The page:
Prescriptive Entrepreneurship

Prescriptive Entrepreneurship

James O. Fiet

In the only known programme of prescriptive entrepreneurship, James Fiet provides a marked contrast to the standard descriptive focus of entrepreneurship studies. Instead of the anecdotally based pedagogies that have dominated the teaching of entrepreneurship (and which do not control for luck-based success), the author lays out a programme of research to develop and test theoretically derived guidelines for how to improve the success rate and performance of aspiring entrepreneurs. Rather than describing what entrepreneurs do, he prescribes and tests what they ought to do.

Chapter 1: The Promise of Prescriptive Entrepreneurship

James O. Fiet

Subjects: business and management, entrepreneurship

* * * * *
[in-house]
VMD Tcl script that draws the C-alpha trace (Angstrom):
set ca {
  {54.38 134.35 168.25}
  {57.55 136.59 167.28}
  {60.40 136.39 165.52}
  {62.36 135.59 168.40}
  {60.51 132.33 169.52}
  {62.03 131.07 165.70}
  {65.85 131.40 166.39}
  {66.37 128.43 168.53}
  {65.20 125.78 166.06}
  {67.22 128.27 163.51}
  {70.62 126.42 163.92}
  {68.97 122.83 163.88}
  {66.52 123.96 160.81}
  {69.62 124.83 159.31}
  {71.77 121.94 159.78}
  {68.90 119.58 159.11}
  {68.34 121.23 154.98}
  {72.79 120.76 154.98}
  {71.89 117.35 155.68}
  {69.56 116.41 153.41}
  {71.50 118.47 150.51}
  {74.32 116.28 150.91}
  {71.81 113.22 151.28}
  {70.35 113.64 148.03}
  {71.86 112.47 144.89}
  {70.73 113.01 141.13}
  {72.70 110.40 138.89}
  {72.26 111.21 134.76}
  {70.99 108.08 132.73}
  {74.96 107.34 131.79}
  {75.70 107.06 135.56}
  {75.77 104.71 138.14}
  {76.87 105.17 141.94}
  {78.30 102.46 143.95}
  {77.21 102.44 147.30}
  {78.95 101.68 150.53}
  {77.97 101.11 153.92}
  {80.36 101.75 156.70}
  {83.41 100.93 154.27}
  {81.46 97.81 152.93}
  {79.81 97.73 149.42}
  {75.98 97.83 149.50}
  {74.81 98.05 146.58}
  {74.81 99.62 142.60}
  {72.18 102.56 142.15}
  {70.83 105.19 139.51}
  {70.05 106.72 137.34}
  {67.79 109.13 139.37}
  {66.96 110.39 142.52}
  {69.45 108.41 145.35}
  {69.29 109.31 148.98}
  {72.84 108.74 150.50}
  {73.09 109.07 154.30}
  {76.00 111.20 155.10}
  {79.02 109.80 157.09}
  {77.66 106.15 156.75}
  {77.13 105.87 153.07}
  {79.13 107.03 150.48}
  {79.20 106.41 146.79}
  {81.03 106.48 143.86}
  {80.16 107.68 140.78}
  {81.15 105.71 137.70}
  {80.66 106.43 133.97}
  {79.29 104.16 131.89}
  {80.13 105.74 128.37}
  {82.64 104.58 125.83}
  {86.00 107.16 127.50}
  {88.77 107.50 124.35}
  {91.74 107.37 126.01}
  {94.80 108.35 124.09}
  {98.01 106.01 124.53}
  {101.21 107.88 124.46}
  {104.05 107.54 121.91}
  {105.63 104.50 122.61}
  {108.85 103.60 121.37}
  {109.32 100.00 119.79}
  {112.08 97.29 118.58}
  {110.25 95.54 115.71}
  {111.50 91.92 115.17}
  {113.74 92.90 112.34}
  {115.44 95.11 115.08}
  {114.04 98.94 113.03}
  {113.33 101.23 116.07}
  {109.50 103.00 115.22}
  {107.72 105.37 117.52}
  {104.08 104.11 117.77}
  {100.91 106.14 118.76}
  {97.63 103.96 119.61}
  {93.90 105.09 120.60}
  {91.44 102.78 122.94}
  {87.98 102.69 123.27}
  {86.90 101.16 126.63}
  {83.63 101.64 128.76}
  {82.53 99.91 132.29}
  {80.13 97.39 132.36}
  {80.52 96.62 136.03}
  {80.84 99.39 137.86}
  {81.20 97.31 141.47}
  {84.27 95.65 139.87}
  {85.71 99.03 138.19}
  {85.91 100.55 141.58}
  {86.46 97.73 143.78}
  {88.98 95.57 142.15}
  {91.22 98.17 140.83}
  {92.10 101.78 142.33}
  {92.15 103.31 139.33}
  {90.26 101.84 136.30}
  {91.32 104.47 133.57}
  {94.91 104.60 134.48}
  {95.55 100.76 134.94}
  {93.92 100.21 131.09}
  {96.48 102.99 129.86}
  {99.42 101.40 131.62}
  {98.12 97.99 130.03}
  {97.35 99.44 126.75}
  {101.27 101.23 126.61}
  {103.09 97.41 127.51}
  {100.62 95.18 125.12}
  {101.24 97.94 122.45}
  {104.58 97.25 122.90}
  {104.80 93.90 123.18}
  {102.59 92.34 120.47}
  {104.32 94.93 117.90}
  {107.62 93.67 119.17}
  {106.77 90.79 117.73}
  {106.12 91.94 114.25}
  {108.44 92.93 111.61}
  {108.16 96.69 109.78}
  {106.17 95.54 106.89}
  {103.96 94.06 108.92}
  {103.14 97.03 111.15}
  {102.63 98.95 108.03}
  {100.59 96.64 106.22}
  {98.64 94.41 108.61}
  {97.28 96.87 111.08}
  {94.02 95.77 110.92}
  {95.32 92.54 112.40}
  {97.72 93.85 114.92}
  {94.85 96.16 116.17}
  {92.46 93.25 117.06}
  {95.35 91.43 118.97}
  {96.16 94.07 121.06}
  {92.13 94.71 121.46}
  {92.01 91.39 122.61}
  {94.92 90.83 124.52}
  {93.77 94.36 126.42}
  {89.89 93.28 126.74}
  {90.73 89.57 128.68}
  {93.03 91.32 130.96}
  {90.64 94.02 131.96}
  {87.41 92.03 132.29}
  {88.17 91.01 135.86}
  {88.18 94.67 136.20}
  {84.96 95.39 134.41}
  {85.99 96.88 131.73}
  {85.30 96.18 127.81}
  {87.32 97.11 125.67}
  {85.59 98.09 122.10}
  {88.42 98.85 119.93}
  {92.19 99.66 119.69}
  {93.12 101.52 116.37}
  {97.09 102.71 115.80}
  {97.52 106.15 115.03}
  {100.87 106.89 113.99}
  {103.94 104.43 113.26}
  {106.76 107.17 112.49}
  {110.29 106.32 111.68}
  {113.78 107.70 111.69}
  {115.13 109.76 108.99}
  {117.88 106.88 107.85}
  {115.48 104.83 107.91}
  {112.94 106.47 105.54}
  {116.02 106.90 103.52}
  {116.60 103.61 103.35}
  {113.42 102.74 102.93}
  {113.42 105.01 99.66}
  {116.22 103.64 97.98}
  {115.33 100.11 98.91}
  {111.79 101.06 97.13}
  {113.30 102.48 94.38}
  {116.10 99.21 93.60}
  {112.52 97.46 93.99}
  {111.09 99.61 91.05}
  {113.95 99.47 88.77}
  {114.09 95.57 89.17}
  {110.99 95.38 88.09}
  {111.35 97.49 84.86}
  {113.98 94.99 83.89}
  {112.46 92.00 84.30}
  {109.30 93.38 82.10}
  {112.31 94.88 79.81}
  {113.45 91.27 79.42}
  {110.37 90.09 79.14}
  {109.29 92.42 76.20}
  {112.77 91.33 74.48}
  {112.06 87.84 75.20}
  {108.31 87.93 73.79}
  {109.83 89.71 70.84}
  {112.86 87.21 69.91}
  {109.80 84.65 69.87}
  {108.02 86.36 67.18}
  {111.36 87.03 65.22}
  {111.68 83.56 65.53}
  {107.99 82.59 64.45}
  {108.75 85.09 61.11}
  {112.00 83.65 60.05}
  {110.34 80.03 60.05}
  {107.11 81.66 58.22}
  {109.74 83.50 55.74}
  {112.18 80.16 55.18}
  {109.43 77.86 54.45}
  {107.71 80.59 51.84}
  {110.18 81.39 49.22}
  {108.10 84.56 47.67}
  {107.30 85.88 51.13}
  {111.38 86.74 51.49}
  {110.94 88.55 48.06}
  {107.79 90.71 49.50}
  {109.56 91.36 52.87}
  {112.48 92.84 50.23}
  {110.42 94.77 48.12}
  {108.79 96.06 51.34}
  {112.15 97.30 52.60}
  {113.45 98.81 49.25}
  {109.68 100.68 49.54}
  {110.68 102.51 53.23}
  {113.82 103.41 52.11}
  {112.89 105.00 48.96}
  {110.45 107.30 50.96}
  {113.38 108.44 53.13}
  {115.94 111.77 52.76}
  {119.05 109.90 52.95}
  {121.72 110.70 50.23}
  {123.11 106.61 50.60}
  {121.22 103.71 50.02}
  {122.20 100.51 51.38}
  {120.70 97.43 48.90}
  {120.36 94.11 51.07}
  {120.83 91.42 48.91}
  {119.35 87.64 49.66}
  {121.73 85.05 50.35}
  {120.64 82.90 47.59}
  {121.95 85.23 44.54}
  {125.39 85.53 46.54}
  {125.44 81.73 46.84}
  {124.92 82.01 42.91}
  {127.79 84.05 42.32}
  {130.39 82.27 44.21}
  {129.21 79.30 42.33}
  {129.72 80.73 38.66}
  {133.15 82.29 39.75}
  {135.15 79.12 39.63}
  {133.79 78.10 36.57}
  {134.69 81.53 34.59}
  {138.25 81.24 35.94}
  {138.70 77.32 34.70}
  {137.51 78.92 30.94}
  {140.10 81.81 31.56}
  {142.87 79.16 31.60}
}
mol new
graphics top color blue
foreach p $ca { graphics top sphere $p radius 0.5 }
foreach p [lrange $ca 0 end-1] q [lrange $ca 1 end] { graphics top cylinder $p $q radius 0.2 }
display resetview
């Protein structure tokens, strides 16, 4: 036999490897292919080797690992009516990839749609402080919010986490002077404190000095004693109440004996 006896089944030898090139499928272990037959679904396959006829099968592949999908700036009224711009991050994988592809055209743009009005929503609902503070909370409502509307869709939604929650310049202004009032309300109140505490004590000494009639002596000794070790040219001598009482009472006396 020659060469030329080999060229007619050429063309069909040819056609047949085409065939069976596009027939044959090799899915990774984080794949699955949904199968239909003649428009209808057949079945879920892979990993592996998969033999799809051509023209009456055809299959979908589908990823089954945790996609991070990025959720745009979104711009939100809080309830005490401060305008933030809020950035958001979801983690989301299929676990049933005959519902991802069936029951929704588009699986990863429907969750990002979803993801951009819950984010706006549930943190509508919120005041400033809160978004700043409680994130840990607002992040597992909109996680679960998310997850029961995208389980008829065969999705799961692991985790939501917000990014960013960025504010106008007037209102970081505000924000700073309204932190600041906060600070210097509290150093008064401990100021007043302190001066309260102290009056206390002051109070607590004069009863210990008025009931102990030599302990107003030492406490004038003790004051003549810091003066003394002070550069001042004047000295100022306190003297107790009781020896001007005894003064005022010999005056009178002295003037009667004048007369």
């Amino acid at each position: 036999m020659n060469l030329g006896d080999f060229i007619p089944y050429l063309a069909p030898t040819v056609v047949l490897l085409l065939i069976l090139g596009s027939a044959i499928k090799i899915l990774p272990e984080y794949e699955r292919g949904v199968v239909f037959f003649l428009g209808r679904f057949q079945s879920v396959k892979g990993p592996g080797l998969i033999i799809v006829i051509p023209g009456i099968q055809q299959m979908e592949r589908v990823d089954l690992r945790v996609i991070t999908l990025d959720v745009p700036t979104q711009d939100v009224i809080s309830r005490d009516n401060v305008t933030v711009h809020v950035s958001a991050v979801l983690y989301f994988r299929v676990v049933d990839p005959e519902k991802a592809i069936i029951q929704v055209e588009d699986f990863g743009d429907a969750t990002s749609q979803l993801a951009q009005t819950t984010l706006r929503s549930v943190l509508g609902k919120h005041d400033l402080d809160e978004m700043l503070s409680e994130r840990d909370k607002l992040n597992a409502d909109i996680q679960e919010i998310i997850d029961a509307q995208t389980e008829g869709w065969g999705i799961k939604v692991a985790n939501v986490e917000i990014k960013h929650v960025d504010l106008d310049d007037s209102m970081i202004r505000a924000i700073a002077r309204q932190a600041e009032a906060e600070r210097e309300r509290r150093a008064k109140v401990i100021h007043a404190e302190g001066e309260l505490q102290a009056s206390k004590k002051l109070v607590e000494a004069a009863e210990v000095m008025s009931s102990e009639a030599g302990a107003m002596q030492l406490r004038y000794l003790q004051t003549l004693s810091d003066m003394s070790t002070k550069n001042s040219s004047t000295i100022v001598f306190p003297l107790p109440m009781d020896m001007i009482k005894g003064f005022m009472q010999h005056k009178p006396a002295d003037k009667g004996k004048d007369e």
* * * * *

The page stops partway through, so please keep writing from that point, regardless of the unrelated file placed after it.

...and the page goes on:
Key ideas Prescriptive research consists of a set of studies intended to develop and test theoretically derived guidelines for how to improve the success rate and performance of aspiring entrepreneurs. Also, this chapter reviews those factors, which have both inhibited and facilitated prescriptive studies. It also previews the types of prescriptive studies, which will be explored in this book. THE P.T. BARNUM EFFECT In January 2007, the Federal Trade Commission announced that it was levying millions of dollars of fines against four diet pill manufacturers. The reason for the fines was that they were making claims about their products that had not been backed up by scientific studies. The firms were to be allowed to continue selling their pills. However, they had to pay fines and were prohibited from making unsubstantiated claims. In the past, these firms promoted their pills using celebrity endorsements as part of televised infomercials. FTC Commissioner Deborah Platt Majoras, in announcing the penalties concluded that “testimonials from individuals are not a substitute for science – that’s what Americans need to understand” (Associated Press, 2007). Except for the celebrity endorsements, claims in the popular business press about particular formulas for becoming successful entrepreneurs are quite similar in their approach to those for diet pills. Whether they relate to looking for gaps, being determined to succeed or possessing a particular way of viewing the world, we can find numerous testimonials from authors supporting one formula or another. It should be obvious that these “testimonials . . . are not a substitute...

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